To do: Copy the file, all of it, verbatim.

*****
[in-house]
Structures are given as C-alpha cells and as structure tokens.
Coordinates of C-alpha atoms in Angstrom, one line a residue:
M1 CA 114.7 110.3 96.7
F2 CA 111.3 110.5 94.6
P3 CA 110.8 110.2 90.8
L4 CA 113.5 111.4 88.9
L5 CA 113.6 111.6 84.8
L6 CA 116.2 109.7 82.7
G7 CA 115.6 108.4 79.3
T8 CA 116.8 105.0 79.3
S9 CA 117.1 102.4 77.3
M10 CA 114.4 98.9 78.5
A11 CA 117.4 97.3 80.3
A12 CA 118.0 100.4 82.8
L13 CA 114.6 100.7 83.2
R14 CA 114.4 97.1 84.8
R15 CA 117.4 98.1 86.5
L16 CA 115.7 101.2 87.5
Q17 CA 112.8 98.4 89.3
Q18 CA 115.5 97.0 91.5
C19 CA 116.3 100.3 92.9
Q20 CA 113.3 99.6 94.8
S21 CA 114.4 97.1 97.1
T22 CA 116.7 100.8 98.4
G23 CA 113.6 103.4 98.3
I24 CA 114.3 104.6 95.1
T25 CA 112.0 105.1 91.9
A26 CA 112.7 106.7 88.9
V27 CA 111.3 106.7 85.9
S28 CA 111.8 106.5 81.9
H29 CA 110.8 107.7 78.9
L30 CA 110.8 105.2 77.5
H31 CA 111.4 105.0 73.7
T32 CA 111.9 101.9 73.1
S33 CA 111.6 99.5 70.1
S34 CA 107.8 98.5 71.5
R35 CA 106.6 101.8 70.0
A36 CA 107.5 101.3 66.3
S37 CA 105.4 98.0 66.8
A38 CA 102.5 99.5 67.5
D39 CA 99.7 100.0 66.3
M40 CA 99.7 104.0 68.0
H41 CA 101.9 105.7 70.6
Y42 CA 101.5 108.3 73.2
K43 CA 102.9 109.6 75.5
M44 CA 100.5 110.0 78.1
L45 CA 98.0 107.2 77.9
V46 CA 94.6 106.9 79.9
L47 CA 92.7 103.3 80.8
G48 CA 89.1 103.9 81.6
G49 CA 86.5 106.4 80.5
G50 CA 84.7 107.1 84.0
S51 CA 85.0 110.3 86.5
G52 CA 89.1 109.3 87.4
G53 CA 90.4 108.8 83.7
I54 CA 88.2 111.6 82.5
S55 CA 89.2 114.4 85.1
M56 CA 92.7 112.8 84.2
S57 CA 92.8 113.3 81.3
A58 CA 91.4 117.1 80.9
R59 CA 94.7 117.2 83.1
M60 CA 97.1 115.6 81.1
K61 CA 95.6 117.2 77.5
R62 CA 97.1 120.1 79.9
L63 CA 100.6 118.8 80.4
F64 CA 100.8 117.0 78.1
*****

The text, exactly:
[in-house]
Structures are given as C-alpha cells and as structure tokens.
Coordinates of C-alpha atoms in Angstrom, one line a residue:
M1 CA 114.7 110.3 96.7
F2 CA 111.3 110.5 94.6
P3 CA 110.8 110.2 90.8
L4 CA 113.5 111.4 88.9
L5 CA 113.6 111.6 84.8
L6 CA 116.2 109.7 82.7
G7 CA 115.6 108.4 79.3
T8 CA 116.8 105.0 79.3
S9 CA 117.1 102.4 77.3
M10 CA 114.4 98.9 78.5
A11 CA 117.4 97.3 80.3
A12 CA 118.0 100.4 82.8
L13 CA 114.6 100.7 83.2
R14 CA 114.4 97.1 84.8
R15 CA 117.4 98.1 86.5
L16 CA 115.7 101.2 87.5
Q17 CA 112.8 98.4 89.3
Q18 CA 115.5 97.0 91.5
C19 CA 116.3 100.3 92.9
Q20 CA 113.3 99.6 94.8
S21 CA 114.4 97.1 97.1
T22 CA 116.7 100.8 98.4
G23 CA 113.6 103.4 98.3
I24 CA 114.3 104.6 95.1
T25 CA 112.0 105.1 91.9
A26 CA 112.7 106.7 88.9
V27 CA 111.3 106.7 85.9
S28 CA 111.8 106.5 81.9
H29 CA 110.8 107.7 78.9
L30 CA 110.8 105.2 77.5
H31 CA 111.4 105.0 73.7
T32 CA 111.9 101.9 73.1
S33 CA 111.6 99.5 70.1
S34 CA 107.8 98.5 71.5
R35 CA 106.6 101.8 70.0
A36 CA 107.5 101.3 66.3
S37 CA 105.4 98.0 66.8
A38 CA 102.5 99.5 67.5
D39 CA 99.7 100.0 66.3
M40 CA 99.7 104.0 68.0
H41 CA 101.9 105.7 70.6
Y42 CA 101.5 108.3 73.2
K43 CA 102.9 109.6 75.5
M44 CA 100.5 110.0 78.1
L45 CA 98.0 107.2 77.9
V46 CA 94.6 106.9 79.9
L47 CA 92.7 103.3 80.8
G48 CA 89.1 103.9 81.6
G49 CA 86.5 106.4 80.5
G50 CA 84.7 107.1 84.0
S51 CA 85.0 110.3 86.5
G52 CA 89.1 109.3 87.4
G53 CA 90.4 108.8 83.7
I54 CA 88.2 111.6 82.5
S55 CA 89.2 114.4 85.1
M56 CA 92.7 112.8 84.2
S57 CA 92.8 113.3 81.3
A58 CA 91.4 117.1 80.9
R59 CA 94.7 117.2 83.1
M60 CA 97.1 115.6 81.1
K61 CA 95.6 117.2 77.5
R62 CA 97.1 120.1 79.9
L63 CA 100.6 118.8 80.4
F64 CA 100.8 117.0 78.1